Single page description of Smalltalk
David N. Smith (IBM)
dnsmith at watson.ibm.com
Tue Mar 7 20:51:55 UTC 2000
At 11:14 -0700 3/7/00, Edward P Luwish wrote:
>Back in 1983, I was blown away by the first chapter in the Blue Book. Let it be
>The basics can be summarized as you two have suggested - messages and blocks.
>Leave out the subtleties for now. And use pictures!
>Explain how an "if-then" is accomplished by sending messages to a Boolean and a
>block. It may be the simplest and best example (to a traditional programmer) of
>how Smalltalk is really different from the rest. All the basic syntax and
>semantics comes into play in this one example.
>The first-class object-ness might be a bit hard to swallow at first -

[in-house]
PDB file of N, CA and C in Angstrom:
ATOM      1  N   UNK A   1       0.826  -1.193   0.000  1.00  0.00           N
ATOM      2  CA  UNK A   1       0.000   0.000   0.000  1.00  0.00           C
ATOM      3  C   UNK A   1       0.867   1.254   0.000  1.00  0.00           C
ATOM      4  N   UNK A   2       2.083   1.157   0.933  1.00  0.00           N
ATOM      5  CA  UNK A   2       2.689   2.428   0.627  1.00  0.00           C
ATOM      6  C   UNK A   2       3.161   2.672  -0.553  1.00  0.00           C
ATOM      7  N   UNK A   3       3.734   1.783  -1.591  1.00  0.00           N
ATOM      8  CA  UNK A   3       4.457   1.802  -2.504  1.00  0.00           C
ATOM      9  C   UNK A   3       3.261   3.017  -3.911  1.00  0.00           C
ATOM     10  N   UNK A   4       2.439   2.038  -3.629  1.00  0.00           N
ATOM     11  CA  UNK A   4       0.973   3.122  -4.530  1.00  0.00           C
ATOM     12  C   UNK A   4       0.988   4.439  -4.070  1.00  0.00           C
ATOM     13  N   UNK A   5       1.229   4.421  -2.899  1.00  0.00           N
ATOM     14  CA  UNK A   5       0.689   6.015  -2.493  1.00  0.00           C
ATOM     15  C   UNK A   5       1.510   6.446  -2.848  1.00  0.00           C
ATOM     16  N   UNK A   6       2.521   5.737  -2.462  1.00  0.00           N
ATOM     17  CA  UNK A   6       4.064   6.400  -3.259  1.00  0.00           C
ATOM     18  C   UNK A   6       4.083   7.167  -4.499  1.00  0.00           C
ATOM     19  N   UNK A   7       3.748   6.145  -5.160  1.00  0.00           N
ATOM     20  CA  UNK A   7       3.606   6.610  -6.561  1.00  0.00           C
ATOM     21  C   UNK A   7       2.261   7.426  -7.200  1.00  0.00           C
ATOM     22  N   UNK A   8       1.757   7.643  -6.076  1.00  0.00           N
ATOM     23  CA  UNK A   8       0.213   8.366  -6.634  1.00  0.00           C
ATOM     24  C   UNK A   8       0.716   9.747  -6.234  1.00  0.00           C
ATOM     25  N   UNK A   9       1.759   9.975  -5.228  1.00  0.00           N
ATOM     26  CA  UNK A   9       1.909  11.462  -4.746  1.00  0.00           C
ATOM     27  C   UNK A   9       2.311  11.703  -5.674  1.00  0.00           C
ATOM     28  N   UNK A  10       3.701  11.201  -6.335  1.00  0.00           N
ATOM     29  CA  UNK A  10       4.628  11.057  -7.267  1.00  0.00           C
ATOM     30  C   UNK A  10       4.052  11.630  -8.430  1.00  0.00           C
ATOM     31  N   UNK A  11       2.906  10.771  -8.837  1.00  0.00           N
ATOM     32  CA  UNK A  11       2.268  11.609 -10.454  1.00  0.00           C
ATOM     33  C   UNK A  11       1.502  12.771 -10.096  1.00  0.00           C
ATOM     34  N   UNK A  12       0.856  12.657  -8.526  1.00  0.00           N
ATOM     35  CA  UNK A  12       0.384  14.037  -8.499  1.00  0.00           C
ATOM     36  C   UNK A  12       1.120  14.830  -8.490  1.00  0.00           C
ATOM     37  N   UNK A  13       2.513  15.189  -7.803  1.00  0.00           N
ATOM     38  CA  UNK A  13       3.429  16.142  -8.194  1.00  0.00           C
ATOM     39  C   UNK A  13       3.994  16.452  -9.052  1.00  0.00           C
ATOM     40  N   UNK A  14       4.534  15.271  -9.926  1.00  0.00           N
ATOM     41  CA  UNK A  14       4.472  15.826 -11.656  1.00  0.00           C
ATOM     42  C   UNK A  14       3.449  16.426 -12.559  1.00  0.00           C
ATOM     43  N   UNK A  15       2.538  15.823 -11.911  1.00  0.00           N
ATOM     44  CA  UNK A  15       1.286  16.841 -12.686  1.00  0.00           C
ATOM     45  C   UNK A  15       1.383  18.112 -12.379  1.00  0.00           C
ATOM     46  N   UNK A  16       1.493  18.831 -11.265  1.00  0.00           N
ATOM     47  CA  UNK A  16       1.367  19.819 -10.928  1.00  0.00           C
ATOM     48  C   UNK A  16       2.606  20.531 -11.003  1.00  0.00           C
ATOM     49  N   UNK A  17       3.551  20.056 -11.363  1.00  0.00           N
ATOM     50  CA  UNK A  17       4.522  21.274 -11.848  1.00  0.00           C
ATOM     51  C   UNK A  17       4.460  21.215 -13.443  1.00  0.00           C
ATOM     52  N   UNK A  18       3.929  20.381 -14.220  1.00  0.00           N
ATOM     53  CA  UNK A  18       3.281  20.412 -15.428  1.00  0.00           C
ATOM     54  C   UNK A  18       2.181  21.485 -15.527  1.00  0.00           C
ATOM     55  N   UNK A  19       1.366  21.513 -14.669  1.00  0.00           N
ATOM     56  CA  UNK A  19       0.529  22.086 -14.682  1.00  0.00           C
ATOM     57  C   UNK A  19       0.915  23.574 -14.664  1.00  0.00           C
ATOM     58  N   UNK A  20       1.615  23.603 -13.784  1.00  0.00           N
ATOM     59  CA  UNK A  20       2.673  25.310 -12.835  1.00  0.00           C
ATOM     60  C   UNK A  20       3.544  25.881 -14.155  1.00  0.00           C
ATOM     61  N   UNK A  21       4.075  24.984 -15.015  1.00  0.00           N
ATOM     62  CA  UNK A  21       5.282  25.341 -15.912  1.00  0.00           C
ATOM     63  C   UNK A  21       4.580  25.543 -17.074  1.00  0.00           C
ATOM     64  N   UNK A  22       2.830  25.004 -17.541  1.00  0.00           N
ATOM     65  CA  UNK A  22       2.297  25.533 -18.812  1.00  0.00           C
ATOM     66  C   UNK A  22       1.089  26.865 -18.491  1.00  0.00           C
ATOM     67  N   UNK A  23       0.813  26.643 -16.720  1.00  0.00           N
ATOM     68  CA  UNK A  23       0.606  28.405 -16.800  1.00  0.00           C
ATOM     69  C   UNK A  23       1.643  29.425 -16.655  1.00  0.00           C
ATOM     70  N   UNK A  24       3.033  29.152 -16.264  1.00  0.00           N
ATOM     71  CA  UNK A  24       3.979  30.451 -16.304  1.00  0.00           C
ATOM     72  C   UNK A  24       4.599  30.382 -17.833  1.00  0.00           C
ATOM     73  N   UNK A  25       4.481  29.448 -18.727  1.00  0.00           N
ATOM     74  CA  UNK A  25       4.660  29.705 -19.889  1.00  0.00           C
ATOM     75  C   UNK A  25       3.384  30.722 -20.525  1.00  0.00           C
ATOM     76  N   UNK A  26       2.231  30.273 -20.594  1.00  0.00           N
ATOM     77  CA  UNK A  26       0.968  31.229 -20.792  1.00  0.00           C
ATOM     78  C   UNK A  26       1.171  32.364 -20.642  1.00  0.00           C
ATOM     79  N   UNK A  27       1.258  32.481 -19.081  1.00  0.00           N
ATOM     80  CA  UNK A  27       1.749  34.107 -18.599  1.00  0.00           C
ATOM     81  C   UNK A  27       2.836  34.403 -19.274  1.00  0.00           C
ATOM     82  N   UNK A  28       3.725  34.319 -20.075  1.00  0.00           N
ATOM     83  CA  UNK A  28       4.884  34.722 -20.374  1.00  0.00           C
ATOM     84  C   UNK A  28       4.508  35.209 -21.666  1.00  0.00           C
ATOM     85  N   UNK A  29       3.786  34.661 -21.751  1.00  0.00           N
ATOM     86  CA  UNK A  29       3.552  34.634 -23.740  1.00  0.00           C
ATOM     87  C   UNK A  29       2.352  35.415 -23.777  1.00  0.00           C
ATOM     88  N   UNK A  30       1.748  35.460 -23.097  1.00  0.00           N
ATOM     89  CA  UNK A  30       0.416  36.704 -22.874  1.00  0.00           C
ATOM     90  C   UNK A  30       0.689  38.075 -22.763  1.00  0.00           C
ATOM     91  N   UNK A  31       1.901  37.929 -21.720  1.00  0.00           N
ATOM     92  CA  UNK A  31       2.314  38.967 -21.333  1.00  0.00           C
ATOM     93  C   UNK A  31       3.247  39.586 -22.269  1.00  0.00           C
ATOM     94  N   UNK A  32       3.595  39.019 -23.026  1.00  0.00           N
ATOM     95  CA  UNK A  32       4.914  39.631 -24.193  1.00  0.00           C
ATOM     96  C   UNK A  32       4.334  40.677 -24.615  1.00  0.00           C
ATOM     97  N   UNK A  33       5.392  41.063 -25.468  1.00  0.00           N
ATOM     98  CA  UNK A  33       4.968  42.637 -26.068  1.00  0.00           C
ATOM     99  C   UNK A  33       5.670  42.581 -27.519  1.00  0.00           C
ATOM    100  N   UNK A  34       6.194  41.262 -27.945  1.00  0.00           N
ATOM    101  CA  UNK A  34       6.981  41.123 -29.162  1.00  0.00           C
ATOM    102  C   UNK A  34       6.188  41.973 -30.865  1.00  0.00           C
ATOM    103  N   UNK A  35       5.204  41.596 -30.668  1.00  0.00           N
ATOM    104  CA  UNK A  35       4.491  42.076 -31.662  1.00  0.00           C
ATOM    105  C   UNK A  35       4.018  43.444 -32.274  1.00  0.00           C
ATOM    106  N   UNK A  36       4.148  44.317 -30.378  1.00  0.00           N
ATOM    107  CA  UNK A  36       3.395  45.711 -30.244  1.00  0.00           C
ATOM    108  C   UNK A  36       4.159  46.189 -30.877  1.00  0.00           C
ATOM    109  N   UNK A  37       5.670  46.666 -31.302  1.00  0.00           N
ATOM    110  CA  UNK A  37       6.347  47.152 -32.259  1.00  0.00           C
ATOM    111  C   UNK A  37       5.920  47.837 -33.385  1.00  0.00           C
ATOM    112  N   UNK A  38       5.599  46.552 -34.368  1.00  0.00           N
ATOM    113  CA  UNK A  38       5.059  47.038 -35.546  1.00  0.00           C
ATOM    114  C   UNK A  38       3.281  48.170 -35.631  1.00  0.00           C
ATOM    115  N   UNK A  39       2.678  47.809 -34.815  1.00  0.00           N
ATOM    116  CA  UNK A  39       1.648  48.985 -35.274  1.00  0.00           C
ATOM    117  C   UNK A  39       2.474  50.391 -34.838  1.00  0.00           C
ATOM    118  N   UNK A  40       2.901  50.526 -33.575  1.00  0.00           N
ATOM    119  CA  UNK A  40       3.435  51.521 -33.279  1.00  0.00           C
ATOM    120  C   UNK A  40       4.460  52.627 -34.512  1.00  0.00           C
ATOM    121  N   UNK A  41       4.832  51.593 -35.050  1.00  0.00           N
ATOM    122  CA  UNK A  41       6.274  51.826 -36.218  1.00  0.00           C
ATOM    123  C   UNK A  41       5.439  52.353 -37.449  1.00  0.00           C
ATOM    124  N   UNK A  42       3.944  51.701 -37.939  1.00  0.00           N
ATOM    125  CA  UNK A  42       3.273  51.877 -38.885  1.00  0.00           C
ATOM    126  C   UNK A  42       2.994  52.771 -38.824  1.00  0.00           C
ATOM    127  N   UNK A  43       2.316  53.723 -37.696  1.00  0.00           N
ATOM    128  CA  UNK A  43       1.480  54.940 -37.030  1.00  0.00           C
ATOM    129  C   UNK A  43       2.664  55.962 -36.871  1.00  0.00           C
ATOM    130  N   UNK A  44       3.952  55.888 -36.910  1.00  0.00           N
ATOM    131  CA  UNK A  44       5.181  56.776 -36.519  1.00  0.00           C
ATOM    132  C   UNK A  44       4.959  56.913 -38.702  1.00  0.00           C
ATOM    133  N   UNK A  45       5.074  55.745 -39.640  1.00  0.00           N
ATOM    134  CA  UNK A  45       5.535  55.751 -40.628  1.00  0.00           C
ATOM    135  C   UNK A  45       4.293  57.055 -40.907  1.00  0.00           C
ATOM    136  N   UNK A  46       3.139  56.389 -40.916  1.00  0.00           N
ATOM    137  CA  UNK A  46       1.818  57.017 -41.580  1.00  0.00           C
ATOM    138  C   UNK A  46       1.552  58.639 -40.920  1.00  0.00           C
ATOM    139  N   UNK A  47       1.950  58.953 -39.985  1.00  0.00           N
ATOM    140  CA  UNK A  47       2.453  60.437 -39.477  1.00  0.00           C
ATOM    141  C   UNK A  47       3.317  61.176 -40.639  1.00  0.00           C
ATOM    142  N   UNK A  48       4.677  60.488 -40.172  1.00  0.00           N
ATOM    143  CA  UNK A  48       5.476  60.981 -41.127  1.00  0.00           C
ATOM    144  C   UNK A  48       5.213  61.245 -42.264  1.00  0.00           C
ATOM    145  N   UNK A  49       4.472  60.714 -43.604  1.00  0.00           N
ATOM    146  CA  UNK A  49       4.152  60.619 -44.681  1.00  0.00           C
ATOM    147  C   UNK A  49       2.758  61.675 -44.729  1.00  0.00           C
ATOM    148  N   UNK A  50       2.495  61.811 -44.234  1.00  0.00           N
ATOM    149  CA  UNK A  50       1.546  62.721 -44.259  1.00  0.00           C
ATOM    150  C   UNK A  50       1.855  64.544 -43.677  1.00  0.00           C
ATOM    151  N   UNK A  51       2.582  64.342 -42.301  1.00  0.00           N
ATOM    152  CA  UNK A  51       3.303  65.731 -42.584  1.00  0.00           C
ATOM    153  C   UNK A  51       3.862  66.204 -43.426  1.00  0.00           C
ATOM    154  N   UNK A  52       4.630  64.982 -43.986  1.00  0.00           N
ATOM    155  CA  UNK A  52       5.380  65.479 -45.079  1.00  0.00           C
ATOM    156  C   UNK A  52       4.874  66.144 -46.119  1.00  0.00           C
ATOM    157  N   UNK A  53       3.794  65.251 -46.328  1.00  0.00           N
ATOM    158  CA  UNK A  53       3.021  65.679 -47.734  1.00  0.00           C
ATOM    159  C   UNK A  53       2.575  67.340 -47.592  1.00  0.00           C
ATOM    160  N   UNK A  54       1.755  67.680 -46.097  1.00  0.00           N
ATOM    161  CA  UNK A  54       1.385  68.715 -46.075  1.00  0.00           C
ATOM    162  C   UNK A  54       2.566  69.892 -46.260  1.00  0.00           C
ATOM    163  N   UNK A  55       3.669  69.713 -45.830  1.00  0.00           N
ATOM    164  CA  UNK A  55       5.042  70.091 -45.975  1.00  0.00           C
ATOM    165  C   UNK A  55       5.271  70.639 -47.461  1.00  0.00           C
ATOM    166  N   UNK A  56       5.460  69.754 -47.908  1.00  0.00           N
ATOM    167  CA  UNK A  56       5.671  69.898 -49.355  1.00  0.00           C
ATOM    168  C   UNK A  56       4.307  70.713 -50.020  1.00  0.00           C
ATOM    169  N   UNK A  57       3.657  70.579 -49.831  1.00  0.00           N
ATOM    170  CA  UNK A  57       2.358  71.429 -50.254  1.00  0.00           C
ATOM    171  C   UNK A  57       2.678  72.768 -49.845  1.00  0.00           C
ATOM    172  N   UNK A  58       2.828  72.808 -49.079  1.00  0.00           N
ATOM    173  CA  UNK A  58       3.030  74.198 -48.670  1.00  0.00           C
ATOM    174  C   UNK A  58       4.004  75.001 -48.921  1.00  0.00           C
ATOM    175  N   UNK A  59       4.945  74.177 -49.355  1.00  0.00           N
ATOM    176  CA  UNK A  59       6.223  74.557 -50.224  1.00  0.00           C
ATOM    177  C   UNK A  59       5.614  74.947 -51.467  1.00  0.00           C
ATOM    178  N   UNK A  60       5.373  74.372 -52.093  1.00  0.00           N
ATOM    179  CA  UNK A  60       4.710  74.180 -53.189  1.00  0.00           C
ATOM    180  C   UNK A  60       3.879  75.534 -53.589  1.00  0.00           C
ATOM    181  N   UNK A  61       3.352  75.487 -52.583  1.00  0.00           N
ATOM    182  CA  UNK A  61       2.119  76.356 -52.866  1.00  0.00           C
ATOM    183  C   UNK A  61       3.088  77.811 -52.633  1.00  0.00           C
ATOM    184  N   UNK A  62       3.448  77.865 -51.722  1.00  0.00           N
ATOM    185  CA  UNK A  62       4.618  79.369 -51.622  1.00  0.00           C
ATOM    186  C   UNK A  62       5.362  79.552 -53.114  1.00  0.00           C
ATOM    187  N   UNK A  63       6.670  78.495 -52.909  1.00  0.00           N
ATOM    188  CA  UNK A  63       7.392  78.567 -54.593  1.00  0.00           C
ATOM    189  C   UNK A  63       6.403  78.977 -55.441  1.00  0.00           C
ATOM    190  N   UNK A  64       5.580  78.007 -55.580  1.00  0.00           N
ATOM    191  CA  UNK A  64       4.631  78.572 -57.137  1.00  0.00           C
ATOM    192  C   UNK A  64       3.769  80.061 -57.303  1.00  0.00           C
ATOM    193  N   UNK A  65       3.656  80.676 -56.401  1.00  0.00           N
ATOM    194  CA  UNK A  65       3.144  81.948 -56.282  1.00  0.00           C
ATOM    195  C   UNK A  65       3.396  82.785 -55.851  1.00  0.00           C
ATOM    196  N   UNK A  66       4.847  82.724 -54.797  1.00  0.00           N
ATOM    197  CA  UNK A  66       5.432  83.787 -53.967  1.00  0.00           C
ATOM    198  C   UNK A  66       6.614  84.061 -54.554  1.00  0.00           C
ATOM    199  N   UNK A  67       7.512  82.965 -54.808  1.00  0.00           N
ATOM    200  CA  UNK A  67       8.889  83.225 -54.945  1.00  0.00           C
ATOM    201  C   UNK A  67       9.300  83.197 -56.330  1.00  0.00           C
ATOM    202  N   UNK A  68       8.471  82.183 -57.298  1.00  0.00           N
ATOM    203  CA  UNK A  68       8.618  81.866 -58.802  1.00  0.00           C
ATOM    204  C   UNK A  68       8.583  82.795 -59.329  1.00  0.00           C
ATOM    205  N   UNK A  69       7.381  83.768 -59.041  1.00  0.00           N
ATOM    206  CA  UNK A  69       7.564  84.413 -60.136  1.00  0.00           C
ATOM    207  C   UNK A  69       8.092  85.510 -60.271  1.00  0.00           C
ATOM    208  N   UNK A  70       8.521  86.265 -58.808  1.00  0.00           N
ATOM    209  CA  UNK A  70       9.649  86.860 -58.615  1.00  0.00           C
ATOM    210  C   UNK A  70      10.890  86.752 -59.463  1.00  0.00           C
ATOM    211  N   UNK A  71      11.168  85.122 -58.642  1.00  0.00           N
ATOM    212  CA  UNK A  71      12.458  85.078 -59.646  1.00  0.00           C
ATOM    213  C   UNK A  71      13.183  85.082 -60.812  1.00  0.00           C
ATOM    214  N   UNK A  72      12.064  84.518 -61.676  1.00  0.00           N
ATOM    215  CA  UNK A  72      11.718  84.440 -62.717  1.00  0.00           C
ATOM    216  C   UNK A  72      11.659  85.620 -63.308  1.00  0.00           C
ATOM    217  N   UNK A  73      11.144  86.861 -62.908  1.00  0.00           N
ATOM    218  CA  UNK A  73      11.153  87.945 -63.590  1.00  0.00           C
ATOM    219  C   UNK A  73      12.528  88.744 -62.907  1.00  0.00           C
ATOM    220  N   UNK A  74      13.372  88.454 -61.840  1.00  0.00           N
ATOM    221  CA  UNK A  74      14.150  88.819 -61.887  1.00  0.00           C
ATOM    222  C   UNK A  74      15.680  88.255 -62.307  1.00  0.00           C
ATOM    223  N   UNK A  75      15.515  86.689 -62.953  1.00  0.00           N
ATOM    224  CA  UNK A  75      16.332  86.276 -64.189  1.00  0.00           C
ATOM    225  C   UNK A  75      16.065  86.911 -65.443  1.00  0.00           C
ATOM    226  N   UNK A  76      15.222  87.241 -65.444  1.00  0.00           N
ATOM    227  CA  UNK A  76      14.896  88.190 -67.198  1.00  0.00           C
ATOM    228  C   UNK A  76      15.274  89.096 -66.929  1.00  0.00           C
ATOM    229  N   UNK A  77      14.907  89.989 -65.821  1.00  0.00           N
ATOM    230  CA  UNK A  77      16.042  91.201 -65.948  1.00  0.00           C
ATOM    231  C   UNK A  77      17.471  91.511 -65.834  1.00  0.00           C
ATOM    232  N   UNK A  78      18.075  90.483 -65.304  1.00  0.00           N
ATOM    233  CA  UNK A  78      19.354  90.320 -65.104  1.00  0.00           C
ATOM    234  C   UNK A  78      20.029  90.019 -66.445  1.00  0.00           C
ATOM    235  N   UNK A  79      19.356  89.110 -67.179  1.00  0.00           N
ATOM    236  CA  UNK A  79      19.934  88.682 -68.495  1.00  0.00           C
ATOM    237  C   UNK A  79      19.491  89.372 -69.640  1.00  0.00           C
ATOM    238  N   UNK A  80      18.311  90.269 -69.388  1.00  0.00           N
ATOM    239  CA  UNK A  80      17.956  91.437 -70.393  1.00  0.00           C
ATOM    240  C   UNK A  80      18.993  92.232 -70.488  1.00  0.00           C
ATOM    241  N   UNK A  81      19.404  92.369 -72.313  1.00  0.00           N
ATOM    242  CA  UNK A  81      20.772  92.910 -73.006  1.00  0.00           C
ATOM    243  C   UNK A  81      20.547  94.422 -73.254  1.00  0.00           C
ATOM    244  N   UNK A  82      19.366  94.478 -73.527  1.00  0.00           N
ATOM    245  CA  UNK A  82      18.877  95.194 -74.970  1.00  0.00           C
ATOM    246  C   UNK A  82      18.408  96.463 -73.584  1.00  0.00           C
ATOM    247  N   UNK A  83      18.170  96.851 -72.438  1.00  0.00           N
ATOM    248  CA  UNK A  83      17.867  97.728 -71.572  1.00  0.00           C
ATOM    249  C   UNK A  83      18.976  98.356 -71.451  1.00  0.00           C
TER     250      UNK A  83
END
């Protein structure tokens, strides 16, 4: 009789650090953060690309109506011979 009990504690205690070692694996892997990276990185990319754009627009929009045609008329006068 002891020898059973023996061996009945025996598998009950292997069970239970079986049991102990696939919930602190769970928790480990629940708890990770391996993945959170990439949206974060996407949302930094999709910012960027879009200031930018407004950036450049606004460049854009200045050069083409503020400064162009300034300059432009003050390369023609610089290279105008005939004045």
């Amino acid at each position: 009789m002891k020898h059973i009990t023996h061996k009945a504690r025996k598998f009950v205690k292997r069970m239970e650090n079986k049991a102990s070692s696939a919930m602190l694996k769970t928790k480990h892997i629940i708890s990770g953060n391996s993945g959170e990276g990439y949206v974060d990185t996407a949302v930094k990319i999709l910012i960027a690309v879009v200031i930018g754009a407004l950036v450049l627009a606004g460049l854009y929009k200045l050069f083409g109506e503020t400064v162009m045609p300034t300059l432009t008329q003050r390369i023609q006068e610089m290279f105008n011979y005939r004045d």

>particularly that Class/Metaclass knot in the inheritance diagram. I'll let
>someone else figure out that half of the page :-)
There are some other twists that are neat too. (Dan did good when he designed this!)
I am of the school that believes that all knowledge of how classes are implemented should be carefully hidden from newbies; otherwise it scares them. There is no need to know that stuff to be a fully effective Smalltalk programmer any more than knowledge of compiling techniques is needed to program C.
It's hard to argue with the Blue Book, especially since it is how I got into Smalltalk way back when, but I've always thought it introduced Metaclasses too early.
Anyhow, I wonder if it is appropriate for a one page overview for the curious outsider or beginner.
BTW, it was that example of #ifTrue:ifFalse: that really caught my attention too.
David N. Smith
IBM T J Watson Research Center
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